View From the Top

So it’s Tuesday. I’m not even going to talk about work yesterday.

The Red Sox and the Rangers were both idle yesterday, which makes for a boring day. When neither team plays, I kind of wander around aimlessly, not knowing what to do. Not really…just kidding. I rarely have time to do that. There were some significant events yesterday, though. The Tribe defeated the Grumpy Old Men (FINALLY!), giving the Sox another half-game lead in the ALE. There are now only 6 percentage points separating the Phillies and the Sox to lead MLB overall. The Halos beat the Mariners (I haven’t come up with a nickname for them), giving the Rangers a 2 game lead in the ALW. Hunter Pence went 3-4, raising my “Beat the Streak” total to 3 for this run. Prince Fielder, however, did not hit a home run, knocking my “Home Run Beat the Streak” back to 0. So back to Big Papi for today.

Christi is taking the morning off to take Stephanie to an “end of school party,” that a friend’s mother is hosting at Mountasia. That should be fun. I’ll be at work, probably dealing with the continuation of yesterday’s problems. Or issues. Or opportunities. Or whatever we’re supposed to call them these days.

This morning, I want to link, once again to the blog, Resting In His Grace. Today’s entry is a very good blog about attending church, the reasons we should and the excuses for when we don’t.

Today’s Bible readings from Discovering the Bible, by Gordon L. Addington:
1 Corinthians 1:1-17
Paul, called by the will of God to be an apostle of Christ Jesus, and our brother Sosthenes,
To the church of God that is in Corinth, to those sanctified in Christ Jesus, called to be saints together with all those who in every place call upon the name of our Lord Jesus Christ, both their Lord and ours:
Grace to you and peace from God our Father and the Lord Jesus Christ.
(vv. 1-3)

This is a basic greeting from Paul. Notice that, in those days, the person writing the letter was named first. Unlike today, where you have to read the entire letter before seeing who wrote it!

I give thanks to my God always for you because of the grace of God that was given you in Christ Jesus, that in every way you were enriched in him in all speech and all knowledge–even as the testimony about Christ was confirmed among you–so that you are not lacking in any spiritual gift, as you wait for the revealing of our Lord Jesus Christ, who will sustain you to the end, guiltless in the day of our Lord Jesus Christ. God is faithful, by whom you were called into the fellowship of his Son, Jesus Christ our Lord. (vv. 4-9)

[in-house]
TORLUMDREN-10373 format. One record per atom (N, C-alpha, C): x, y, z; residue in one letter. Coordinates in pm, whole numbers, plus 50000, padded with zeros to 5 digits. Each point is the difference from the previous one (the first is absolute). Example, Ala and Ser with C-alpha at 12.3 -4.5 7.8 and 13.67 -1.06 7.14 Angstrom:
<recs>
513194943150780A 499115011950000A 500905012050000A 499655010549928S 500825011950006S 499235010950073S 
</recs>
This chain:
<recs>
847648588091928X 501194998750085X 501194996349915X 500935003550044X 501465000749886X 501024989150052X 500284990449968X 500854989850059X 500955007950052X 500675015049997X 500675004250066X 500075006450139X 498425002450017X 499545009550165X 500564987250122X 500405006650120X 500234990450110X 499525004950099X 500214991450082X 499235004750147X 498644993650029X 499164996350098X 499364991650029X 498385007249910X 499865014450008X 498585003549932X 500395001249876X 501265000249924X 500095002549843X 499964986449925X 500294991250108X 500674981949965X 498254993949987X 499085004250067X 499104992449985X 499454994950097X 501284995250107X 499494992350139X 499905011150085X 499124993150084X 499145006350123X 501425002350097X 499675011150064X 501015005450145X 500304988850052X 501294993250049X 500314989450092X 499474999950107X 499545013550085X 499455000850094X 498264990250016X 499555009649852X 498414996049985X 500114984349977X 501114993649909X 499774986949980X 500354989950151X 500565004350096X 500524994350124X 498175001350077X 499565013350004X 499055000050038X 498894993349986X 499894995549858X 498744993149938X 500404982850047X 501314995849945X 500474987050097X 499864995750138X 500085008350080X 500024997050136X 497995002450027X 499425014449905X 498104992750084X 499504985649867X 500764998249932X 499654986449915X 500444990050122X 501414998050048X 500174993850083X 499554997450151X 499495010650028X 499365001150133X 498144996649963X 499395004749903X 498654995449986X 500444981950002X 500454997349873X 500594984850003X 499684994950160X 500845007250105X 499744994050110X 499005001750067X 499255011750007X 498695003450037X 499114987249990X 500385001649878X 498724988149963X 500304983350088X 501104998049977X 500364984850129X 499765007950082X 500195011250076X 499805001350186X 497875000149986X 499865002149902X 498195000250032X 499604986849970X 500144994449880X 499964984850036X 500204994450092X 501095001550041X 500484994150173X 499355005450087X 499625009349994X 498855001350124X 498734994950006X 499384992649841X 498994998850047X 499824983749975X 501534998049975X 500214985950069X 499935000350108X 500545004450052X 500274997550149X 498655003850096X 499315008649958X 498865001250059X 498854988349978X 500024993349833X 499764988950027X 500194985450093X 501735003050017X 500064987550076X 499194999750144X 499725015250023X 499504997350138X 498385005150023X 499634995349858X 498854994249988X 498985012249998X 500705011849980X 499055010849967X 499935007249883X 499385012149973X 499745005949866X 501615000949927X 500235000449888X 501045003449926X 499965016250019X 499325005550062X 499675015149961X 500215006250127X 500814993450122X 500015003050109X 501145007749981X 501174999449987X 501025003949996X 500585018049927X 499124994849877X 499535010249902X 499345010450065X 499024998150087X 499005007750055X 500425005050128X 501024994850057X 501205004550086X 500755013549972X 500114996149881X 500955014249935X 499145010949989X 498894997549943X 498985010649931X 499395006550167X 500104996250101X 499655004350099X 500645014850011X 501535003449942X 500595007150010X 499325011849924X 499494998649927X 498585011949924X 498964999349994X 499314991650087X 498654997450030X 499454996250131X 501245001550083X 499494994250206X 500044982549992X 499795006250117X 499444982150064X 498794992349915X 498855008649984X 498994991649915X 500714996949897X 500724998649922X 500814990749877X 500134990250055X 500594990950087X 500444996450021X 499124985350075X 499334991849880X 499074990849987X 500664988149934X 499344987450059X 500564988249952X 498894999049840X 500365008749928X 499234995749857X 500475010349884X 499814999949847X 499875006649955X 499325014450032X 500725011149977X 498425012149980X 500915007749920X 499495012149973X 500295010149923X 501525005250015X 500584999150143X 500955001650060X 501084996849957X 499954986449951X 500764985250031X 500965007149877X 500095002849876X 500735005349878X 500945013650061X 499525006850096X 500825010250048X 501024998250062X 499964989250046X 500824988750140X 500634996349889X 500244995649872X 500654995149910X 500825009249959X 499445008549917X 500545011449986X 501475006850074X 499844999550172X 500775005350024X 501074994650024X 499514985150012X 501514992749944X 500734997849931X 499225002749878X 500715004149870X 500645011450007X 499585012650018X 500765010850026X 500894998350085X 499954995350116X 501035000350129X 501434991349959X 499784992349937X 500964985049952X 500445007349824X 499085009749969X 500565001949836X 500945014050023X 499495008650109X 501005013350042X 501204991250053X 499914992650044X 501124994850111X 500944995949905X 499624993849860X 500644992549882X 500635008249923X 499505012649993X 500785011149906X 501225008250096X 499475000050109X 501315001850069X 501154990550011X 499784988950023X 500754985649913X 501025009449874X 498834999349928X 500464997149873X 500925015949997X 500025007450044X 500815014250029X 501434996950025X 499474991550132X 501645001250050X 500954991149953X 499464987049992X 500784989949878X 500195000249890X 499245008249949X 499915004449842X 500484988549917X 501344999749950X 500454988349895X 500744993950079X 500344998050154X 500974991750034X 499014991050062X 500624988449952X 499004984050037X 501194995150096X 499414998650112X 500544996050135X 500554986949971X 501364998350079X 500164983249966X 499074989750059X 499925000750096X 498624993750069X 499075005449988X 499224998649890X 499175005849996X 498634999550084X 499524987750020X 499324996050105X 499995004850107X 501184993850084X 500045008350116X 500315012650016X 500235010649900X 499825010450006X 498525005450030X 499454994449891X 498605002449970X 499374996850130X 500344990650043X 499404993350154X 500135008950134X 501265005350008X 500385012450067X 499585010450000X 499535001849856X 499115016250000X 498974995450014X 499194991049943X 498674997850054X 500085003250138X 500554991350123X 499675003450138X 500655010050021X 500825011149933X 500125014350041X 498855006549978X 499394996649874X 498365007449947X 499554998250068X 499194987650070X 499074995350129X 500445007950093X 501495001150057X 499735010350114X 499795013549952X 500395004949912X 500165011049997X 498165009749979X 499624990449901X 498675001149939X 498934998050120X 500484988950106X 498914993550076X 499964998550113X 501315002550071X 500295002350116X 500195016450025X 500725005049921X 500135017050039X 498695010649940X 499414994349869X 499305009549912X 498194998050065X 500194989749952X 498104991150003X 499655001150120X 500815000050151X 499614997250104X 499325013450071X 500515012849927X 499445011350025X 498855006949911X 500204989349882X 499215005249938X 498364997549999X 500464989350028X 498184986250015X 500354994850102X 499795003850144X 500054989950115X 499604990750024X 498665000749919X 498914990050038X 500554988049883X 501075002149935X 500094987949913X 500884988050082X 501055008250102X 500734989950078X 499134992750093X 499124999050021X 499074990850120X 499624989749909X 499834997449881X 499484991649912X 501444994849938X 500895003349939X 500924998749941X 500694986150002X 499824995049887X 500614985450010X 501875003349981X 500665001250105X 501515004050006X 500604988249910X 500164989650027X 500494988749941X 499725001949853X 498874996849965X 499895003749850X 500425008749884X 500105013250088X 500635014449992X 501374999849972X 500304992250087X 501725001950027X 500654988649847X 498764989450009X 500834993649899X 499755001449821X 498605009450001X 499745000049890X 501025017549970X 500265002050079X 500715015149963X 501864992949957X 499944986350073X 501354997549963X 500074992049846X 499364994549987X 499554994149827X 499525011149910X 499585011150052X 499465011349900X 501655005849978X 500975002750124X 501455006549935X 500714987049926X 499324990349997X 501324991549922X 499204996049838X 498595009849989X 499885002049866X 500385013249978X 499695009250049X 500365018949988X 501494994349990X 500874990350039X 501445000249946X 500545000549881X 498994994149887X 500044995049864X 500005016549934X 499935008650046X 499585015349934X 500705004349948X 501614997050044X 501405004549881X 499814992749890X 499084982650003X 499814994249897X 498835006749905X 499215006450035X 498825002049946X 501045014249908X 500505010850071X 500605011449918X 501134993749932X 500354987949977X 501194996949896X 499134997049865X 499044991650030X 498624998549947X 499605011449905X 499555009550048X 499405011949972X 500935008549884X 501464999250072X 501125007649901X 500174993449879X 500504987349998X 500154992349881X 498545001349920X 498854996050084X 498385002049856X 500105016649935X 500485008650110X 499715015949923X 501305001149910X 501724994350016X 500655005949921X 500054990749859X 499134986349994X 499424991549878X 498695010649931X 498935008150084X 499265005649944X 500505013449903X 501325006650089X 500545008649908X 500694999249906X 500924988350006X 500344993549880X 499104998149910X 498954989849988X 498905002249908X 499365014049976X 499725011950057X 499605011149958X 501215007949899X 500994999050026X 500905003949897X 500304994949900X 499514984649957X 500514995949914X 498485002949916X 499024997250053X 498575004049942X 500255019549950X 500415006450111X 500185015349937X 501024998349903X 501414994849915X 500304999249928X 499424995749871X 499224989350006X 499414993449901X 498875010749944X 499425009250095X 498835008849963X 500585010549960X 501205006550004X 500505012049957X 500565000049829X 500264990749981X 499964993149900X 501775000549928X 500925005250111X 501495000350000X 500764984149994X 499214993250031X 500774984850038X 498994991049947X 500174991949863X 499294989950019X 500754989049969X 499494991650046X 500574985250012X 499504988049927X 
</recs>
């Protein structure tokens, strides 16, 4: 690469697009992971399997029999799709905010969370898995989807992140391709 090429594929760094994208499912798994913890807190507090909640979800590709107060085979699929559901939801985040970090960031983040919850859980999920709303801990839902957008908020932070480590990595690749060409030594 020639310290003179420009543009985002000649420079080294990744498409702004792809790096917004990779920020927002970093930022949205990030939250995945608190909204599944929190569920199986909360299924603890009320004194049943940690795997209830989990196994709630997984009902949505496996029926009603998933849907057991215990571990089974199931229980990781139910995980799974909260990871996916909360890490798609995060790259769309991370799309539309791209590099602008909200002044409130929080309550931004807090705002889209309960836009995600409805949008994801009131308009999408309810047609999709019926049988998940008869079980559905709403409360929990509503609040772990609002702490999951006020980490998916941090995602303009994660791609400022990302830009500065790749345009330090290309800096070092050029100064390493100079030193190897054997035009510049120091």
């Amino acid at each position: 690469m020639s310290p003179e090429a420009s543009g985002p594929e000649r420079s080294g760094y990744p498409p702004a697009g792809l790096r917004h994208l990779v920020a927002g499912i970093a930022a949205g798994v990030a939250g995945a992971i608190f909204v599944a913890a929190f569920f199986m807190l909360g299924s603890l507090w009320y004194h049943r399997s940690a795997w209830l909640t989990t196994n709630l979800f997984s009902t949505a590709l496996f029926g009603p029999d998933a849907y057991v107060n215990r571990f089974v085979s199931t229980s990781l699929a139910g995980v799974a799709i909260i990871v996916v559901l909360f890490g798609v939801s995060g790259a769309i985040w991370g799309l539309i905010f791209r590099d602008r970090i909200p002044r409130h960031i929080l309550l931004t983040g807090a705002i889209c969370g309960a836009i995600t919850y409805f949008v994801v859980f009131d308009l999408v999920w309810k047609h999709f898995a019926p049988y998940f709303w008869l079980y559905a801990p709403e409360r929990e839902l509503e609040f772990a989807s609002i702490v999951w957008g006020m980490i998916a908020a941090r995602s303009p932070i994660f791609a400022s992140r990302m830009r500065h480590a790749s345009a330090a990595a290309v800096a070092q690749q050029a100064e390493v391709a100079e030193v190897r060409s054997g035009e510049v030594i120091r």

Paul usually does this after the greeting. He finds something to be thankful for before he starts teaching or criticizing. Note that he says they are not lacking in any spiritual gift. He also proclaims that God is faithful, and that they will be sustained to the end.

I appeal to you, brothers, by the name of our Lord Jesus Christ, that all of you agree, and that there be no divisions among you, but that you be united in the same mind and the same judgment. For it has been reported to me by Chloe’s people that there is quarreling among you, my brothers. What I mean is that each one of you says, “I follow Paul,” or “I follow Apollos,” or “I follow Cephas,” or “I follow Christ.” Is Christ divided? Was Paul crucified for you? Or were you baptized in the name of Paul? I thank God that I baptized none of you except Crispus and Gaius, so that no one may say that you were baptized in my name. (I did baptize also the household of Stephanas. Beyond that, I do not know whether I baptized anyone else.) For Christ did not send me to baptize but to preach the gospel, and not with words of eloquent wisdom, lest the cross of Christ be emptied of its power. (vv. 10-17)